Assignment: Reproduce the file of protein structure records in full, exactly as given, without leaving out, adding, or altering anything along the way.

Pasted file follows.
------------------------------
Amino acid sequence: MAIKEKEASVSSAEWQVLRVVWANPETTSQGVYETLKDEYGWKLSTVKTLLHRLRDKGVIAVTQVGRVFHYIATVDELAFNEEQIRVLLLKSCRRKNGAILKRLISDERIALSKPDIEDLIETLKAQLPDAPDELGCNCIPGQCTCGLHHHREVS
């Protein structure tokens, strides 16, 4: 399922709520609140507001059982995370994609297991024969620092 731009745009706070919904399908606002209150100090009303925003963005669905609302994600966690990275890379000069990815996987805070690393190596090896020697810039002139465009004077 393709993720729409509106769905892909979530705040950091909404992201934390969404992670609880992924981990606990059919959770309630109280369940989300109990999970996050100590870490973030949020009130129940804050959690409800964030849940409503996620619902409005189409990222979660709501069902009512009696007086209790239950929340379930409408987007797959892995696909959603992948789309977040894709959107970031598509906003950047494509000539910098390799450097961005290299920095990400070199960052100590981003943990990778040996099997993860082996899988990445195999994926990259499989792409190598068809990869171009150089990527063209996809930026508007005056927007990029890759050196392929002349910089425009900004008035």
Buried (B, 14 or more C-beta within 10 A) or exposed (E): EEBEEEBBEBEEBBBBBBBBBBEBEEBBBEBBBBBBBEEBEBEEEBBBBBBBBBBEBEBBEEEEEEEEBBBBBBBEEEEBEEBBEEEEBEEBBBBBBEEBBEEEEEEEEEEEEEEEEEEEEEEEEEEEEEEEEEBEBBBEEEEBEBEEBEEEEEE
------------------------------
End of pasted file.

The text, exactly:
Amino acid sequence: MAIKEKEASVSSAEWQVLRVVWANPETTSQGVYETLKDEYGWKLSTVKTLLHRLRDKGVIAVTQVGRVFHYIATVDELAFNEEQIRVLLLKSCRRKNGAILKRLISDERIALSKPDIEDLIETLKAQLPDAPDELGCNCIPGQCTCGLHHHREVS
């Protein structure tokens, strides 16, 4: 399922709520609140507001059982995370994609297991024969620092 731009745009706070919904399908606002209150100090009303925003963005669905609302994600966690990275890379000069990815996987805070690393190596090896020697810039002139465009004077 393709993720729409509106769905892909979530705040950091909404992201934390969404992670609880992924981990606990059919959770309630109280369940989300109990999970996050100590870490973030949020009130129940804050959690409800964030849940409503996620619902409005189409990222979660709501069902009512009696007086209790239950929340379930409408987007797959892995696909959603992948789309977040894709959107970031598509906003950047494509000539910098390799450097961005290299920095990400070199960052100590981003943990990778040996099997993860082996899988990445195999994926990259499989792409190598068809990869171009150089990527063209996809930026508007005056927007990029890759050196392929002349910089425009900004008035």
Buried (B, 14 or more C-beta within 10 A) or exposed (E): EEBEEEBBEBEEBBBBBBBBBBEBEEBBBEBBBBBBBEEBEBEEEBBBBBBBBBBEBEBBEEEEEEEEBBBBBBBEEEEBEEBBEEEEBEEBBBBBBEEBBEEEEEEEEEEEEEEEEEEEEEEEEEEEEEEEEEBEBBBEEEEBEBEEBEEEEEE